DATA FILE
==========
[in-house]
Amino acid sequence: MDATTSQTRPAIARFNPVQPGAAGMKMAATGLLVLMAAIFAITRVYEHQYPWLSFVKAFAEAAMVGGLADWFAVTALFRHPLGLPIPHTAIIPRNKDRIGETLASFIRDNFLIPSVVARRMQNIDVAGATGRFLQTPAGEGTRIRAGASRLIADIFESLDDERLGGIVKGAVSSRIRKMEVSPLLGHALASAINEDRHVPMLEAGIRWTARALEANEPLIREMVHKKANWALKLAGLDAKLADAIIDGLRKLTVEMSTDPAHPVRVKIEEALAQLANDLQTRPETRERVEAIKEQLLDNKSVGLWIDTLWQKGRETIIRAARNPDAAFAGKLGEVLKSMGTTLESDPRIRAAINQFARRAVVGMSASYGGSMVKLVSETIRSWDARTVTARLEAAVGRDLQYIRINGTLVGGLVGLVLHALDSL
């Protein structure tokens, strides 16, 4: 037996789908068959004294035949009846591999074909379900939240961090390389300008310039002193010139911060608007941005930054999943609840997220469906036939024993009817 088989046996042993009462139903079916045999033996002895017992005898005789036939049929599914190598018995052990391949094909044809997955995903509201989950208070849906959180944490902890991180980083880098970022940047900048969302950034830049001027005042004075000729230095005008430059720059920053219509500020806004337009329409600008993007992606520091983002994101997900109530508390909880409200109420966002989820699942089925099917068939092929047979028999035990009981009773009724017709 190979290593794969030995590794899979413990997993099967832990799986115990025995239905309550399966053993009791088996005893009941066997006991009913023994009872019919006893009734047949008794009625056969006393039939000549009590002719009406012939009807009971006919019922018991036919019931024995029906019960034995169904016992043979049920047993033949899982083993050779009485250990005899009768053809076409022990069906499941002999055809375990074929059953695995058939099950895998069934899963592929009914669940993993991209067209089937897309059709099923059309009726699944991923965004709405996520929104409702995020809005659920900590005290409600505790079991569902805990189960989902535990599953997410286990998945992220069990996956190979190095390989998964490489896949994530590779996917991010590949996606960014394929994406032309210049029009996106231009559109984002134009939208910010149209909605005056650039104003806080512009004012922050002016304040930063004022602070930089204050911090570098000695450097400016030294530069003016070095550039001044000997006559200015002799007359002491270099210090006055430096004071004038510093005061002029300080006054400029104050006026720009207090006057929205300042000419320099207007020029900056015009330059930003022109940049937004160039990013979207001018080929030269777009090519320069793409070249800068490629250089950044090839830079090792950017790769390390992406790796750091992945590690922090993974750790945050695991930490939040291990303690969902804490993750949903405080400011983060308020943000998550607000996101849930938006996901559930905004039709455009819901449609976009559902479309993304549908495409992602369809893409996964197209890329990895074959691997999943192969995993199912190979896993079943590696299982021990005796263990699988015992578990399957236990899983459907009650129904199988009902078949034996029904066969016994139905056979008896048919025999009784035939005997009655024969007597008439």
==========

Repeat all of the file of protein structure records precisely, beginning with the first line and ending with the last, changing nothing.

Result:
[in-house]
Amino acid sequence: MDATTSQTRPAIARFNPVQPGAAGMKMAATGLLVLMAAIFAITRVYEHQYPWLSFVKAFAEAAMVGGLADWFAVTALFRHPLGLPIPHTAIIPRNKDRIGETLASFIRDNFLIPSVVARRMQNIDVAGATGRFLQTPAGEGTRIRAGASRLIADIFESLDDERLGGIVKGAVSSRIRKMEVSPLLGHALASAINEDRHVPMLEAGIRWTARALEANEPLIREMVHKKANWALKLAGLDAKLADAIIDGLRKLTVEMSTDPAHPVRVKIEEALAQLANDLQTRPETRERVEAIKEQLLDNKSVGLWIDTLWQKGRETIIRAARNPDAAFAGKLGEVLKSMGTTLESDPRIRAAINQFARRAVVGMSASYGGSMVKLVSETIRSWDARTVTARLEAAVGRDLQYIRINGTLVGGLVGLVLHALDSL
């Protein structure tokens, strides 16, 4: 037996789908068959004294035949009846591999074909379900939240961090390389300008310039002193010139911060608007941005930054999943609840997220469906036939024993009817 088989046996042993009462139903079916045999033996002895017992005898005789036939049929599914190598018995052990391949094909044809997955995903509201989950208070849906959180944490902890991180980083880098970022940047900048969302950034830049001027005042004075000729230095005008430059720059920053219509500020806004337009329409600008993007992606520091983002994101997900109530508390909880409200109420966002989820699942089925099917068939092929047979028999035990009981009773009724017709 190979290593794969030995590794899979413990997993099967832990799986115990025995239905309550399966053993009791088996005893009941066997006991009913023994009872019919006893009734047949008794009625056969006393039939000549009590002719009406012939009807009971006919019922018991036919019931024995029906019960034995169904016992043979049920047993033949899982083993050779009485250990005899009768053809076409022990069906499941002999055809375990074929059953695995058939099950895998069934899963592929009914669940993993991209067209089937897309059709099923059309009726699944991923965004709405996520929104409702995020809005659920900590005290409600505790079991569902805990189960989902535990599953997410286990998945992220069990996956190979190095390989998964490489896949994530590779996917991010590949996606960014394929994406032309210049029009996106231009559109984002134009939208910010149209909605005056650039104003806080512009004012922050002016304040930063004022602070930089204050911090570098000695450097400016030294530069003016070095550039001044000997006559200015002799007359002491270099210090006055430096004071004038510093005061002029300080006054400029104050006026720009207090006057929205300042000419320099207007020029900056015009330059930003022109940049937004160039990013979207001018080929030269777009090519320069793409070249800068490629250089950044090839830079090792950017790769390390992406790796750091992945590690922090993974750790945050695991930490939040291990303690969902804490993750949903405080400011983060308020943000998550607000996101849930938006996901559930905004039709455009819901449609976009559902479309993304549908495409992602369809893409996964197209890329990895074959691997999943192969995993199912190979896993079943590696299982021990005796263990699988015992578990399957236990899983459907009650129904199988009902078949034996029904066969016994139905056979008896048919025999009784035939005997009655024969007597008439």